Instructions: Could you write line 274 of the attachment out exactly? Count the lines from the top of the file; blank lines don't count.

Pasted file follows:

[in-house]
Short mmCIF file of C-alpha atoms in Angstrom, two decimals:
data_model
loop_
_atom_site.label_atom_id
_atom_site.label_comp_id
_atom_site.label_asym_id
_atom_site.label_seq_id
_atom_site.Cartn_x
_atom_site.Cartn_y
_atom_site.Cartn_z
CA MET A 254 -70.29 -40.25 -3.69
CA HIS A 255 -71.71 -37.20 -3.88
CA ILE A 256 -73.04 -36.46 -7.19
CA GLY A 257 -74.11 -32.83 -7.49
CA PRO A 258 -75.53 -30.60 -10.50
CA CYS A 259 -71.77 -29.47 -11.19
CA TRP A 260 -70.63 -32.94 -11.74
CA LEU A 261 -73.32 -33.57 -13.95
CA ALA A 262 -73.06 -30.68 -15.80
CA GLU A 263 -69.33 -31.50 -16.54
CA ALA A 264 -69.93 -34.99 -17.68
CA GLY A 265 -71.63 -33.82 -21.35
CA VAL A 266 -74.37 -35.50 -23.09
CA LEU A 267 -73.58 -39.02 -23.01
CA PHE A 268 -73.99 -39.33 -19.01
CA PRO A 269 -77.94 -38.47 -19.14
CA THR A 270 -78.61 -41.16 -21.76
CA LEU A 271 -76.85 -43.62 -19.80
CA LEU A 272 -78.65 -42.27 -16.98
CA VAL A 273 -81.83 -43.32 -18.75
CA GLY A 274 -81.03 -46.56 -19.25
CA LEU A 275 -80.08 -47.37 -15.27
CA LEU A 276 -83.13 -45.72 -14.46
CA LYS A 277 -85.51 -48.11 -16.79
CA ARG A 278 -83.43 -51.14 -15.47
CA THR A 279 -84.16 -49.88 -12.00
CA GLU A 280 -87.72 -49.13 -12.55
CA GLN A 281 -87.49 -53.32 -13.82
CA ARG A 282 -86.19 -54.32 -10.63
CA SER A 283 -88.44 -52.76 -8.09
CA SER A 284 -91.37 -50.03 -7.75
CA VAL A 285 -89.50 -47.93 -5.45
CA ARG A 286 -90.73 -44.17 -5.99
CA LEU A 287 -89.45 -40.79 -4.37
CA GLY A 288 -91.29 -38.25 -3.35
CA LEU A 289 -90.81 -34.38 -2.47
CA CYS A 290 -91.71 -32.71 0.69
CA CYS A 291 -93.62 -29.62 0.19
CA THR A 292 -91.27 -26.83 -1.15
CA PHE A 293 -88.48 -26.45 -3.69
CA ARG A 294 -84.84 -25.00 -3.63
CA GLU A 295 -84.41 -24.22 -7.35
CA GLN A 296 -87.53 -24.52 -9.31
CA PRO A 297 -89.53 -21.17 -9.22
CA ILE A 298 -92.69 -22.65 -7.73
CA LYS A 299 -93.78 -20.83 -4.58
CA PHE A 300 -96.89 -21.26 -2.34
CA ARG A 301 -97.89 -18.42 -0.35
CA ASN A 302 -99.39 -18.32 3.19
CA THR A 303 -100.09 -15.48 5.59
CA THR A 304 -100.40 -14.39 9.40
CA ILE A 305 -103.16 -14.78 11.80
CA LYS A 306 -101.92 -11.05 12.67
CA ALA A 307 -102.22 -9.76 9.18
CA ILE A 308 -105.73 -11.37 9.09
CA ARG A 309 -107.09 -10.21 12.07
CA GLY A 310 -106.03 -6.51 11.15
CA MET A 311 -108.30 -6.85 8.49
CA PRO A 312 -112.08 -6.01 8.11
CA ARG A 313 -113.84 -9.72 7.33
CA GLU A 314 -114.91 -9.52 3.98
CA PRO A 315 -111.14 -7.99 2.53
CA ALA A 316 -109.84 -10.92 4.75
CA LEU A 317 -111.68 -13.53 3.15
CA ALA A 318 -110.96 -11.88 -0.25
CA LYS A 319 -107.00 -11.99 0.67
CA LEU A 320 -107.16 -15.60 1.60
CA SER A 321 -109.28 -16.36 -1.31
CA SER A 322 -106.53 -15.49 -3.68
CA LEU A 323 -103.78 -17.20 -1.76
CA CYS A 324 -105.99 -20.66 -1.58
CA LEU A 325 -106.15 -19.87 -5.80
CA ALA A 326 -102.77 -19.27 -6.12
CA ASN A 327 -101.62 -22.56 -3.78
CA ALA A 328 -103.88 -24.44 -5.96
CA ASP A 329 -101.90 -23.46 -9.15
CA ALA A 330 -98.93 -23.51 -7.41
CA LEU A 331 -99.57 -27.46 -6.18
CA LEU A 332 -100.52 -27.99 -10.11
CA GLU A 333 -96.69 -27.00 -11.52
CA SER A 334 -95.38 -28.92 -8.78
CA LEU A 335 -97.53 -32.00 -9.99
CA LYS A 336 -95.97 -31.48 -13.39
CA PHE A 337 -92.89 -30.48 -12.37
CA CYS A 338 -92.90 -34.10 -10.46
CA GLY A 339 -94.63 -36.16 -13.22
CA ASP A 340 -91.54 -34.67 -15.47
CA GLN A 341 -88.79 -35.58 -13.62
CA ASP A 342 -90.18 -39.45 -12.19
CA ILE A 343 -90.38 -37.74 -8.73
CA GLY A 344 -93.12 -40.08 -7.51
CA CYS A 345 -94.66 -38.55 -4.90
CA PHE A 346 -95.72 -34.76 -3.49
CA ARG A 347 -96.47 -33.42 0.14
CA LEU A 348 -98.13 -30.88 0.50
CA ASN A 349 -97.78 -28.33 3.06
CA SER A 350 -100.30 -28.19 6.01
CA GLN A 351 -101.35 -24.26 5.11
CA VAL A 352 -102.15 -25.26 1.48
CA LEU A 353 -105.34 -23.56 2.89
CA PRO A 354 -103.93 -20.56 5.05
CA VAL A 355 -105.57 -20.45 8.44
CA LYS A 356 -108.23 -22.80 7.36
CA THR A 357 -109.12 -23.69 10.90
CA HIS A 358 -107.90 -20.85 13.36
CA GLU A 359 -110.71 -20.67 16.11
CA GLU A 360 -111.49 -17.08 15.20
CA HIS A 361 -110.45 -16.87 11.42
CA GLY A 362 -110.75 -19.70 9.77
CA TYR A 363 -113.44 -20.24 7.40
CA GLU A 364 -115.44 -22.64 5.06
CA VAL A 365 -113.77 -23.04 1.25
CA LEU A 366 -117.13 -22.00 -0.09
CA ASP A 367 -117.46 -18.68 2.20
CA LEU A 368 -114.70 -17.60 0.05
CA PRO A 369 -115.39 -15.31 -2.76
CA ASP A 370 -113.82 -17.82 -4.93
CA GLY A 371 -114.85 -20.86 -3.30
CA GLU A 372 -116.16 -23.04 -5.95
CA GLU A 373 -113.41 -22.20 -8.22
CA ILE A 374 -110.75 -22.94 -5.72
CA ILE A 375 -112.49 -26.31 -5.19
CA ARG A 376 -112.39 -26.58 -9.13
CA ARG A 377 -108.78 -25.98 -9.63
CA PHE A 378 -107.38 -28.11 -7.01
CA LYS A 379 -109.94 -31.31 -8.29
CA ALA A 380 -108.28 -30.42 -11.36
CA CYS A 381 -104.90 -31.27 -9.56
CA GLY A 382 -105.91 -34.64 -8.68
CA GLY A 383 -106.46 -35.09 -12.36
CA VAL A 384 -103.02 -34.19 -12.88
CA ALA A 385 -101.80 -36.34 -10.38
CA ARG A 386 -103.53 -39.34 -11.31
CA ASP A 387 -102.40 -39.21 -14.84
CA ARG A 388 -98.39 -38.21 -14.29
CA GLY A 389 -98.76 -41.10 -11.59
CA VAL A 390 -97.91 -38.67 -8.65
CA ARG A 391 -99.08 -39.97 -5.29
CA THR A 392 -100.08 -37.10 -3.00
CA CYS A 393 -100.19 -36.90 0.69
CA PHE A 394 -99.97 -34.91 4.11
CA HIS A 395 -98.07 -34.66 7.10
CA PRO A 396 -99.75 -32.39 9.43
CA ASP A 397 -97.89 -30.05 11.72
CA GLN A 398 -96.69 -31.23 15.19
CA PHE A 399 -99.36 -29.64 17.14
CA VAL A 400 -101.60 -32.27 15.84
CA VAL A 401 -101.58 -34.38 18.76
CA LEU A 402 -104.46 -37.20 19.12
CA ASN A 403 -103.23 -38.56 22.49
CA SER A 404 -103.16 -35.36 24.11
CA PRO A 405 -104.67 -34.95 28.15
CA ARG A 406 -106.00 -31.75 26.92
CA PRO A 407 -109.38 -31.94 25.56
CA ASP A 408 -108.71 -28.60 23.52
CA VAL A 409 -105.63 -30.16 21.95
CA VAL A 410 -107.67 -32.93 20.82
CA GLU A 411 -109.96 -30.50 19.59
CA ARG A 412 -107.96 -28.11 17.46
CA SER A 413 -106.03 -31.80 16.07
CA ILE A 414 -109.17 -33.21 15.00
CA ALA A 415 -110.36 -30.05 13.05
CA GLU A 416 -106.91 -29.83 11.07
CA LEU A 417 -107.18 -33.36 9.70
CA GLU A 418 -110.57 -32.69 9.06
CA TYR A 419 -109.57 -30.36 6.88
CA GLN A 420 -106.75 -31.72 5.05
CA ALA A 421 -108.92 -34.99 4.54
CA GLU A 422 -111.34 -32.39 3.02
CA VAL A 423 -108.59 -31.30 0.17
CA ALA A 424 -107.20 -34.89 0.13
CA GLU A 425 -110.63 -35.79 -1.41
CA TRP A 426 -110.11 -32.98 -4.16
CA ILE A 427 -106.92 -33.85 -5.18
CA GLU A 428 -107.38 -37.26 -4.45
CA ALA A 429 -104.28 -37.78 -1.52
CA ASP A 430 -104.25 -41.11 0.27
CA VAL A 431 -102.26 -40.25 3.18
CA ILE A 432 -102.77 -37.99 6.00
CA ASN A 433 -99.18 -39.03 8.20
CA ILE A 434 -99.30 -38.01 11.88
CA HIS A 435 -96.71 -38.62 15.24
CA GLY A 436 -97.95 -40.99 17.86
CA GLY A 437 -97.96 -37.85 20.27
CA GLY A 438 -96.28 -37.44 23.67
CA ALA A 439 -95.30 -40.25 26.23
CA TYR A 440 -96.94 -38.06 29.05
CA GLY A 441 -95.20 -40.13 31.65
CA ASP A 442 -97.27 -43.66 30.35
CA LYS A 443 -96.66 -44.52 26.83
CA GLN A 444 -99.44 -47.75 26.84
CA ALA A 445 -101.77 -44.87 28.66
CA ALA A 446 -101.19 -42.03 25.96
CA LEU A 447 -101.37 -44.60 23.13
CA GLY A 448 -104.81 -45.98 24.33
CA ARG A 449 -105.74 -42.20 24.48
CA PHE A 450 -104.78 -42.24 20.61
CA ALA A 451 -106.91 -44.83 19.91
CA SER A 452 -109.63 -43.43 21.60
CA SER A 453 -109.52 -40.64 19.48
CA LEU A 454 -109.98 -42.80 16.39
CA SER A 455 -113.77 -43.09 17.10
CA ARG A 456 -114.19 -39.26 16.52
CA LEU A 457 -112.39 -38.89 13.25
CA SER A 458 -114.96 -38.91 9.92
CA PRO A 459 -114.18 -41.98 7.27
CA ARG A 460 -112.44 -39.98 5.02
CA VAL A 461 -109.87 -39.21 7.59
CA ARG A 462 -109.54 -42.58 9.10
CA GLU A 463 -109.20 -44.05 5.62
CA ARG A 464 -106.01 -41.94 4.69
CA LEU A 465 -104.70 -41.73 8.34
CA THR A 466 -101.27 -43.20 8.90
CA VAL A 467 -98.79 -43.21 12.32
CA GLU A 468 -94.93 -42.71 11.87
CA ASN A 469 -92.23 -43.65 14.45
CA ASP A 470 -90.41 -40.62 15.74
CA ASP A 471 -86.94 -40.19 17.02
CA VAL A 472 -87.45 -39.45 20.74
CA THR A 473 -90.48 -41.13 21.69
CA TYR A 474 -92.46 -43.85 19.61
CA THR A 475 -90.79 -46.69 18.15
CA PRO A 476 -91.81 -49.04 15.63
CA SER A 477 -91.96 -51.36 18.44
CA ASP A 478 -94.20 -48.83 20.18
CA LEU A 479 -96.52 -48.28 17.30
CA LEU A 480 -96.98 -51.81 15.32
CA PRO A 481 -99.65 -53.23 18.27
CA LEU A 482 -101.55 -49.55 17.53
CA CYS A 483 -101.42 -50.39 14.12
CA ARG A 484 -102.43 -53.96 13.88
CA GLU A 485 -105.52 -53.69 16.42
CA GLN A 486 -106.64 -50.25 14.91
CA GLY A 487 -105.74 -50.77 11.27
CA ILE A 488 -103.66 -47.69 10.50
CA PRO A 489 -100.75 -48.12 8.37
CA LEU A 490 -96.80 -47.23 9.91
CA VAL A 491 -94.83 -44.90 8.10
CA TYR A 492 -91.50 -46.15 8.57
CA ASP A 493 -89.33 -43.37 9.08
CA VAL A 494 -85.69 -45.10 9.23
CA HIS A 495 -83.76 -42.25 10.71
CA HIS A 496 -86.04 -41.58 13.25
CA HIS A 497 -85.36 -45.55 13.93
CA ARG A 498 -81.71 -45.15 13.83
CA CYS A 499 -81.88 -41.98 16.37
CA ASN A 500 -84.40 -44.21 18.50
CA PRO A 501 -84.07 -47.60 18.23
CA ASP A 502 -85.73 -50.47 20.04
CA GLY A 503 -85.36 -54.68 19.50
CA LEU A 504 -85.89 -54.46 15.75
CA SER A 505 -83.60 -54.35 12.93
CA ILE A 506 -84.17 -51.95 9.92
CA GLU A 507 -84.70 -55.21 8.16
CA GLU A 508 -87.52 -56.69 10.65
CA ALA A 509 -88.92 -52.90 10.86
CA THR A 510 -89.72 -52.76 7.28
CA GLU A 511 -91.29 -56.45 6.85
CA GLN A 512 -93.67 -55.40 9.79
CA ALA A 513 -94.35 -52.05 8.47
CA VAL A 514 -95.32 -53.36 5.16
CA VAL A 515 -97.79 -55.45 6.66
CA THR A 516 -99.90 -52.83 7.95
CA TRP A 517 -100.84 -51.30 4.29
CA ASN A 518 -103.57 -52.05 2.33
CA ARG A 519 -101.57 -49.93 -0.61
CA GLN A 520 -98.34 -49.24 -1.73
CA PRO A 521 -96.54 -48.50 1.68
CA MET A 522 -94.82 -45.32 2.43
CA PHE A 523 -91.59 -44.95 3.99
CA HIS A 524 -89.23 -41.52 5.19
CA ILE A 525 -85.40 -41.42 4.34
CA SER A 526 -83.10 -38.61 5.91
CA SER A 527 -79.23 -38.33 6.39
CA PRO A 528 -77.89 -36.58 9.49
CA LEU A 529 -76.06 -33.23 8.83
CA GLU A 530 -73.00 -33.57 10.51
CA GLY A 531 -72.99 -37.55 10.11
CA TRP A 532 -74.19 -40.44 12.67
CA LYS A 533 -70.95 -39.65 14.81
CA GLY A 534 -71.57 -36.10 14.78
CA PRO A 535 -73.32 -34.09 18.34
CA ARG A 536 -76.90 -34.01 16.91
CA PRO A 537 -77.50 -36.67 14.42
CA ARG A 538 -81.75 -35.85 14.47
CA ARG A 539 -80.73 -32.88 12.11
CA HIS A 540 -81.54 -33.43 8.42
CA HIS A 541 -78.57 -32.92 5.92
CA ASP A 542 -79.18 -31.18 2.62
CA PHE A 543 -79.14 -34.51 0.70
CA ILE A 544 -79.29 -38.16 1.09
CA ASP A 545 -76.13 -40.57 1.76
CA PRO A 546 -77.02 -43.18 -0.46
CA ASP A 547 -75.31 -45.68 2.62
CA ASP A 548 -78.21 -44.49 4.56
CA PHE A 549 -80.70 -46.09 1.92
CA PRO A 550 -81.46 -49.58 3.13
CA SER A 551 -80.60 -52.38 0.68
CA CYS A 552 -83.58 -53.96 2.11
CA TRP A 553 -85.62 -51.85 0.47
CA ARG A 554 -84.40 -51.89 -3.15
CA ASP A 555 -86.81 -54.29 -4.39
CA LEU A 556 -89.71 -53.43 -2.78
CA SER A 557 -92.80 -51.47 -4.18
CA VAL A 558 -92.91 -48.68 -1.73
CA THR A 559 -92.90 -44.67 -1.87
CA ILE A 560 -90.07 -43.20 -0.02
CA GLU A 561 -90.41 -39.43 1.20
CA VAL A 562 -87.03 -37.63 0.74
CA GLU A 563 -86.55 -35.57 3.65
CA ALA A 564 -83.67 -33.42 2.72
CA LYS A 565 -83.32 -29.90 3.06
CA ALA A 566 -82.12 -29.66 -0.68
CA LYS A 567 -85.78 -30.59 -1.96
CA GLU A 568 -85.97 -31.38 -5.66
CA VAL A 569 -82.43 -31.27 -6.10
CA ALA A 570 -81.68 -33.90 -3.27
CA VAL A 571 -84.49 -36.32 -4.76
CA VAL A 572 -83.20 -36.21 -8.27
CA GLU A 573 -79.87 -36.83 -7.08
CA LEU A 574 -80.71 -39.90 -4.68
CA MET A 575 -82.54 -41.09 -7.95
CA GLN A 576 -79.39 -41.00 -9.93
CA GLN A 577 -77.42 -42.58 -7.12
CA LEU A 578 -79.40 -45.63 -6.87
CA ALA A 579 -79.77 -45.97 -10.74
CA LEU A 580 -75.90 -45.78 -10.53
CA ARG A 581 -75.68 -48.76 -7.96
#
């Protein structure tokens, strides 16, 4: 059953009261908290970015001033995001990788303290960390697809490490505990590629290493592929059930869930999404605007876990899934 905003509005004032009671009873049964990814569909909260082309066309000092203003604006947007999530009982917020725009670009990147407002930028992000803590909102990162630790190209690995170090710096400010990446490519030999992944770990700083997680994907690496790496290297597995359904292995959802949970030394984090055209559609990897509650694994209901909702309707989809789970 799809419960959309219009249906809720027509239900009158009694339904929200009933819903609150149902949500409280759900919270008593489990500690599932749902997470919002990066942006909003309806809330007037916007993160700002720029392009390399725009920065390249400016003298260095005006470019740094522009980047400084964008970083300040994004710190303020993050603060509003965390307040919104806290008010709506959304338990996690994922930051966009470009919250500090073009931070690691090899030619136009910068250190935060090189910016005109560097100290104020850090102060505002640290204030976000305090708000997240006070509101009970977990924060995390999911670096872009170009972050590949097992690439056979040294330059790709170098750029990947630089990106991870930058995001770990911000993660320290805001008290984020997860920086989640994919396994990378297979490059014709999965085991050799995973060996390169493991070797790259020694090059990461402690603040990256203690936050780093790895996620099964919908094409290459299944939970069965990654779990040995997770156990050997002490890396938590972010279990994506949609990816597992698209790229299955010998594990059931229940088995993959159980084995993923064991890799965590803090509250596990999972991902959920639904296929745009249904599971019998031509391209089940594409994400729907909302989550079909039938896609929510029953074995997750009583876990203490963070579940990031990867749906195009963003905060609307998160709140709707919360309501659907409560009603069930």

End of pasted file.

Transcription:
CA THR A 516 -99.90 -52.83 7.95